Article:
Thursday, December 14, 2006

Girls Aloud at the dispatch box

As a spot of Christmas frippery, the New Statesman have spent some time seeking Girls Aloud for their political views.

Yes, it does turn out to be as much of an oxymoron as you'd expect:

"There should be adverts in the breaks during Coronation Street spelling it out in bullet points: This is what the Conservatives stand for. This is what Labour stands for," says Cheryl.

"You know that basically Labour is the working-class and the Conservatives are the really kind of upper-class, and then everything else is... I have no idea. I only vote Labour because me mam does."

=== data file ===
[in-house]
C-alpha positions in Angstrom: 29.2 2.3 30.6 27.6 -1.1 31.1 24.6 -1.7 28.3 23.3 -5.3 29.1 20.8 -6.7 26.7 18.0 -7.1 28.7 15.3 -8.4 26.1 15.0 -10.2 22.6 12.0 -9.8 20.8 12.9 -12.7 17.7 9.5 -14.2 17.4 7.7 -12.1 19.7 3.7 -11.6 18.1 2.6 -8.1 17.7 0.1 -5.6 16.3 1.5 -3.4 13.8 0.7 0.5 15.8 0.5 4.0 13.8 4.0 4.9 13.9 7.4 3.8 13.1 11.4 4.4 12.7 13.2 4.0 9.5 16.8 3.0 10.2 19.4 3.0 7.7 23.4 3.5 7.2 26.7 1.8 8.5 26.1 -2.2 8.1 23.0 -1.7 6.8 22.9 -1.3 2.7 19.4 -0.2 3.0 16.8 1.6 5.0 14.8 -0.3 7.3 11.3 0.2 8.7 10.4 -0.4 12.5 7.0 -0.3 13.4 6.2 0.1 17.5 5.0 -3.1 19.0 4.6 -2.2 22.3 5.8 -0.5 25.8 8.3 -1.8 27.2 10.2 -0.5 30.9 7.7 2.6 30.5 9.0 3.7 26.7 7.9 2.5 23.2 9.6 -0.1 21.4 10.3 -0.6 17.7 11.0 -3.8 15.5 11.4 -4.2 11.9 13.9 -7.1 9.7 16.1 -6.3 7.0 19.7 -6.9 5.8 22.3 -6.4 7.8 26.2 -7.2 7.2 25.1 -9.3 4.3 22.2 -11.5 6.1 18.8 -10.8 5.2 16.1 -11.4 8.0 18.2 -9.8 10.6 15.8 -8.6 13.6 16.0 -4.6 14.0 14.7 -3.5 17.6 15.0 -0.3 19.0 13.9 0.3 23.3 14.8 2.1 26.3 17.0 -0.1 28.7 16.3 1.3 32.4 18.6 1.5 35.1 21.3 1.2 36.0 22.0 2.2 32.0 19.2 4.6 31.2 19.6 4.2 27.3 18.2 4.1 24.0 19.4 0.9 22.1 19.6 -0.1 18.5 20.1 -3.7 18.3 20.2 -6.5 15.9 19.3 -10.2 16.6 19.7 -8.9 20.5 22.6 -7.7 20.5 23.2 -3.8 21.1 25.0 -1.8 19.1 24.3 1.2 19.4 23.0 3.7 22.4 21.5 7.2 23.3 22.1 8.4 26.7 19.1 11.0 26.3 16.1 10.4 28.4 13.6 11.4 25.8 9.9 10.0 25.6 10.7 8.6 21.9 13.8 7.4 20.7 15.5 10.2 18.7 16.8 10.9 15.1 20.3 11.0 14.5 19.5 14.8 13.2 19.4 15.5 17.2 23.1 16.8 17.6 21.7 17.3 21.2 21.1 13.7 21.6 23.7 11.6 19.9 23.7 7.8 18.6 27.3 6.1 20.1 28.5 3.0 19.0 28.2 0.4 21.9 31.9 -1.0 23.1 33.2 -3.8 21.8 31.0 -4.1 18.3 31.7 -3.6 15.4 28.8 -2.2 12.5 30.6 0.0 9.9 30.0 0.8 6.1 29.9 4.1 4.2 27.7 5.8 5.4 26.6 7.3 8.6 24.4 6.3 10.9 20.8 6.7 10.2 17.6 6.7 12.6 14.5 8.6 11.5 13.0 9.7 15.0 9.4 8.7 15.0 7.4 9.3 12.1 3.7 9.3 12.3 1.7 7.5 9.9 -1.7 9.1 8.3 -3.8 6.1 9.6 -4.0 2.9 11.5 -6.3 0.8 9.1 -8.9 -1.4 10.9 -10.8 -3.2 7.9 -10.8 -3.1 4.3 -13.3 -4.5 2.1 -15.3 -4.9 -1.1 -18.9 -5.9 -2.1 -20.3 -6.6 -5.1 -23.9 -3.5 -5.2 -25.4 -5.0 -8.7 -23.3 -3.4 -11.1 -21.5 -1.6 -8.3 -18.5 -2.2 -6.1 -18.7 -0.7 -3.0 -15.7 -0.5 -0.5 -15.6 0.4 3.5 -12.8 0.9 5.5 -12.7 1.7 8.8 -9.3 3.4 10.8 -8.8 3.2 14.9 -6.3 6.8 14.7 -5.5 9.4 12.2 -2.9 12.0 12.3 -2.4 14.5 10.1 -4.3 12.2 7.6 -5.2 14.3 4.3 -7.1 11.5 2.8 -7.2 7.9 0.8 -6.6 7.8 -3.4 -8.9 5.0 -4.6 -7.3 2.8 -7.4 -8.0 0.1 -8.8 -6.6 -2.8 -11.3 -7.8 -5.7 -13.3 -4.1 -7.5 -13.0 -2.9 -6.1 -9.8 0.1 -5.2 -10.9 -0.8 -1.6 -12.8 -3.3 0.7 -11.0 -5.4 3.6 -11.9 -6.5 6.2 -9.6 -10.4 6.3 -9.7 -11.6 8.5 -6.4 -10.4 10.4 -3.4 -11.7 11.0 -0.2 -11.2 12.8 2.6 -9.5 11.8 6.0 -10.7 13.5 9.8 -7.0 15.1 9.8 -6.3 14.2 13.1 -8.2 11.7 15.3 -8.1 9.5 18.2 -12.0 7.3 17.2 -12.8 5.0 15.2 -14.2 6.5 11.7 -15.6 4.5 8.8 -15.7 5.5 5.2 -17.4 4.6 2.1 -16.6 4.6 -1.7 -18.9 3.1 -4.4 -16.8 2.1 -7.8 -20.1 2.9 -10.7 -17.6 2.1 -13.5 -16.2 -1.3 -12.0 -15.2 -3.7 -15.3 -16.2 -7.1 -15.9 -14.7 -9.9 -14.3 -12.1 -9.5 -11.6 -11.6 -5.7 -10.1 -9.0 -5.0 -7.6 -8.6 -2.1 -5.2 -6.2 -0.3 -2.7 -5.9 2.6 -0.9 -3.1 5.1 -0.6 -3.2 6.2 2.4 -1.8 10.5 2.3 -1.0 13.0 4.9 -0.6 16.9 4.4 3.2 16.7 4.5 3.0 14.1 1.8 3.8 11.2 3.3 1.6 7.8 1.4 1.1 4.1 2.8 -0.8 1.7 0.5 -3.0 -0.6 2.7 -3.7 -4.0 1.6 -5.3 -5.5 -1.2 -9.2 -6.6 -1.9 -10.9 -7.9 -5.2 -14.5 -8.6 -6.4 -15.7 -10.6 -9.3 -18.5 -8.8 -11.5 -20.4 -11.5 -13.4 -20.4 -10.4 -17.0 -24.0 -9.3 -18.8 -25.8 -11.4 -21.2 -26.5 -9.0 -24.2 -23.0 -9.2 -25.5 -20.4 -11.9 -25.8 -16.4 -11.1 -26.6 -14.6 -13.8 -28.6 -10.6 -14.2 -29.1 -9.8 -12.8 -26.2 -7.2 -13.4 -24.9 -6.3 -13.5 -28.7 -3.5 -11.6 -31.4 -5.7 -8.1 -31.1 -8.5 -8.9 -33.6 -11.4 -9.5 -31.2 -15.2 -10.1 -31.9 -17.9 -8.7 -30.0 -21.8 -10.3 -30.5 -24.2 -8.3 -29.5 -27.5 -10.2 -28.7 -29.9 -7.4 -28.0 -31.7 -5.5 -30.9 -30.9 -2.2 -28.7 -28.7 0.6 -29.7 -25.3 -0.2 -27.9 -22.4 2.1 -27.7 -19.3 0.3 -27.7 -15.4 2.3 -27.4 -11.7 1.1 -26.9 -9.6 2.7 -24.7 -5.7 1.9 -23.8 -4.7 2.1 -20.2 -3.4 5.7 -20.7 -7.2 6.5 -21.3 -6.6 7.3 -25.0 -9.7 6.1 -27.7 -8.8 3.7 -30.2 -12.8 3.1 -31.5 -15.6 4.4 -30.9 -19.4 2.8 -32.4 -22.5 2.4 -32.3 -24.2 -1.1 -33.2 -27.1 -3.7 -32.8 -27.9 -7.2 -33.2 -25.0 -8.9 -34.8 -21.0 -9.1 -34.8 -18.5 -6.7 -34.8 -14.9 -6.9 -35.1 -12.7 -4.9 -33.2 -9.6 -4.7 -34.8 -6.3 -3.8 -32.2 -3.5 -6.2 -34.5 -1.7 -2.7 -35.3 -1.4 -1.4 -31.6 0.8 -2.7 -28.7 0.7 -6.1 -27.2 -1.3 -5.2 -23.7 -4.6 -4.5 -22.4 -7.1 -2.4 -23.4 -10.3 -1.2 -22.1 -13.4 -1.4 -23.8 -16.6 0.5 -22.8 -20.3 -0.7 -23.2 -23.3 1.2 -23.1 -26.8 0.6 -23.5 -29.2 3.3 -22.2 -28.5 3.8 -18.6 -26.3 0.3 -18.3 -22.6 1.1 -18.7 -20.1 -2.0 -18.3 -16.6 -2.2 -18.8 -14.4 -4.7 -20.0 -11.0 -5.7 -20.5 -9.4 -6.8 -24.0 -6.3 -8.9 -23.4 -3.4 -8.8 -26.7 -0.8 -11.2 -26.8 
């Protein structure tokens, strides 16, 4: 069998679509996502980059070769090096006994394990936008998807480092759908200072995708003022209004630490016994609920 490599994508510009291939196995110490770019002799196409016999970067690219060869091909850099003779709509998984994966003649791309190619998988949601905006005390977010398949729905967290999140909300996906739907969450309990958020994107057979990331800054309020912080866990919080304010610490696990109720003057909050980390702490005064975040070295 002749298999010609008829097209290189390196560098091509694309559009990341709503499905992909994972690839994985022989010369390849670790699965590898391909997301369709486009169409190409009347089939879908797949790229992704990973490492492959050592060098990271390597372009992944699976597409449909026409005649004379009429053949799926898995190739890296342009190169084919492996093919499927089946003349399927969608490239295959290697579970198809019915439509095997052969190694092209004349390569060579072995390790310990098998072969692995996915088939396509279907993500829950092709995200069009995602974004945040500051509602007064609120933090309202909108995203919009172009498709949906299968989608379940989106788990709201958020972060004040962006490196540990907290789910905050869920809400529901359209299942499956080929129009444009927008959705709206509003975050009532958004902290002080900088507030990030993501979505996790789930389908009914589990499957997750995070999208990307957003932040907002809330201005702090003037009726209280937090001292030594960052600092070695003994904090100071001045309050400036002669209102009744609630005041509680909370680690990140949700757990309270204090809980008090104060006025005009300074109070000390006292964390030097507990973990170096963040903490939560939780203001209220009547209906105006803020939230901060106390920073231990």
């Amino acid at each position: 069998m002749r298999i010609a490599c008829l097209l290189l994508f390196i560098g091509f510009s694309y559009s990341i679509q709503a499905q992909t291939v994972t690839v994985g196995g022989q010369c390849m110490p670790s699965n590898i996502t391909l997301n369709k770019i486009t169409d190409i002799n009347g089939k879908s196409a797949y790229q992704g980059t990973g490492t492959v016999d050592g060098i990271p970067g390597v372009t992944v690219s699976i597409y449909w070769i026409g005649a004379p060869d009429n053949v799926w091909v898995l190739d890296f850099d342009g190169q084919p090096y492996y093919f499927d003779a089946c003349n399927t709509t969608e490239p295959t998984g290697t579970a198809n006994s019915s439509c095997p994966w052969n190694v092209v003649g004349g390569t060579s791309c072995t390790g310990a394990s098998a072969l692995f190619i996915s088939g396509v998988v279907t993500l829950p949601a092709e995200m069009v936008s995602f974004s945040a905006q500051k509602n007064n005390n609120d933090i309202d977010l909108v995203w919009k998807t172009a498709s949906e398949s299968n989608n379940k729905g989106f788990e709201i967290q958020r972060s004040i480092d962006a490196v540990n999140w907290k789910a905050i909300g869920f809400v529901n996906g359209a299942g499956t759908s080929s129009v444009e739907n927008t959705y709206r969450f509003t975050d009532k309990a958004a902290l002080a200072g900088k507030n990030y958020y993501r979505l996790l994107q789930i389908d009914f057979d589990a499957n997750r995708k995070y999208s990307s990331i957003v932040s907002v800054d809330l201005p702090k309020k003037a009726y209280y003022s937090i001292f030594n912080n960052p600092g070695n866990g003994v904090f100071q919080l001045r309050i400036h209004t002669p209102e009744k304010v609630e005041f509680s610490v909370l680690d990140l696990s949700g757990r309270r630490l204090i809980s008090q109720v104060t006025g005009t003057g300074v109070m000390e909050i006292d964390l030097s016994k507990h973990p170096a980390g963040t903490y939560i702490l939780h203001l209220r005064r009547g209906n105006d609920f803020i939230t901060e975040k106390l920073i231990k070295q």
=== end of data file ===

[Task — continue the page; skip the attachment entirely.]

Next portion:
Bandmate Nicola Roberts agrees that politics are a big turn-off for teenagers: "I know there are programmes on late at night when they have debates and stuff. But young people are not going to choose to watch them. It's boring.

"No 18-year-old wants to watch Gordon Brown doing his whole speech - turn it over!"

Is it just us, or is that ever-so-slightly about all 18 year-olds?

Sarah Harding chips in: "We need to make politics more user-friendly. It just isn't talked about in normal magazines and newspapers. We never get asked who we'd vote for. It could be a general question in an interview, but it isn't."

"Normal" magazines being, presumably, the sort that Girls Aloud feature in. You might wonder, though, what would be the point of asking a political question of a band who are so ignorant of the world that they want it boiled down into a bullet-pointed thirty seconds in the break of Corrie?